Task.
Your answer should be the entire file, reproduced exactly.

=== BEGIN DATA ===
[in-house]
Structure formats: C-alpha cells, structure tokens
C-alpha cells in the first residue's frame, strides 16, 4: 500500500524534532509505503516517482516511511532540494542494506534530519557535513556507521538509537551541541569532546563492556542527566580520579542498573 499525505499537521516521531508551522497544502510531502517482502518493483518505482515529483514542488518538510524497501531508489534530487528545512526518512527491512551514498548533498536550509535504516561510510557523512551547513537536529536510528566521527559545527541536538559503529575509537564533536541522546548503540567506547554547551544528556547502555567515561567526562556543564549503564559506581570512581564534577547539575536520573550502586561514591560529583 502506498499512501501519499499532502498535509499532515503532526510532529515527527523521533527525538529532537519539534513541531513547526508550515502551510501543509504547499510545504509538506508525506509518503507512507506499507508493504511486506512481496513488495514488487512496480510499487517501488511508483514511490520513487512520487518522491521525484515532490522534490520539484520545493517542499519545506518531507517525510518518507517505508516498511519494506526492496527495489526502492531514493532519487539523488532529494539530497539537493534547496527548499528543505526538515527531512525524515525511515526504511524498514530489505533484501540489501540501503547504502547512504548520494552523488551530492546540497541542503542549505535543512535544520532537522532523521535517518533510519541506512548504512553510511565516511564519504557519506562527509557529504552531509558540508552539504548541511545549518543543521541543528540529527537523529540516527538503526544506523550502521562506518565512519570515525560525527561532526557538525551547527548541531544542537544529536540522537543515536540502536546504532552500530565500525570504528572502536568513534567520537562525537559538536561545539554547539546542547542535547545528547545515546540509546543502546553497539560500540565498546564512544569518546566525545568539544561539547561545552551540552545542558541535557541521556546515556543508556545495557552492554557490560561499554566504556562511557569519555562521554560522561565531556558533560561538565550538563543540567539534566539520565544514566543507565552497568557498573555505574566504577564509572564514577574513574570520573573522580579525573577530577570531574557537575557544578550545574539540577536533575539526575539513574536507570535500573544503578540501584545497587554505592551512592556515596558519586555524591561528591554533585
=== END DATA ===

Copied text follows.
[in-house]
Structure formats: C-alpha cells, structure tokens
C-alpha cells in the first residue's frame, strides 16, 4: 500500500524534532509505503516517482516511511532540494542494506534530519557535513556507521538509537551541541569532546563492556542527566580520579542498573 499525505499537521516521531508551522497544502510531502517482502518493483518505482515529483514542488518538510524497501531508489534530487528545512526518512527491512551514498548533498536550509535504516561510510557523512551547513537536529536510528566521527559545527541536538559503529575509537564533536541522546548503540567506547554547551544528556547502555567515561567526562556543564549503564559506581570512581564534577547539575536520573550502586561514591560529583 502506498499512501501519499499532502498535509499532515503532526510532529515527527523521533527525538529532537519539534513541531513547526508550515502551510501543509504547499510545504509538506508525506509518503507512507506499507508493504511486506512481496513488495514488487512496480510499487517501488511508483514511490520513487512520487518522491521525484515532490522534490520539484520545493517542499519545506518531507517525510518518507517505508516498511519494506526492496527495489526502492531514493532519487539523488532529494539530497539537493534547496527548499528543505526538515527531512525524515525511515526504511524498514530489505533484501540489501540501503547504502547512504548520494552523488551530492546540497541542503542549505535543512535544520532537522532523521535517518533510519541506512548504512553510511565516511564519504557519506562527509557529504552531509558540508552539504548541511545549518543543521541543528540529527537523529540516527538503526544506523550502521562506518565512519570515525560525527561532526557538525551547527548541531544542537544529536540522537543515536540502536546504532552500530565500525570504528572502536568513534567520537562525537559538536561545539554547539546542547542535547545528547545515546540509546543502546553497539560500540565498546564512544569518546566525545568539544561539547561545552551540552545542558541535557541521556546515556543508556545495557552492554557490560561499554566504556562511557569519555562521554560522561565531556558533560561538565550538563543540567539534566539520565544514566543507565552497568557498573555505574566504577564509572564514577574513574570520573573522580579525573577530577570531574557537575557544578550545574539540577536533575539526575539513574536507570535500573544503578540501584545497587554505592551512592556515596558519586555524591561528591554533585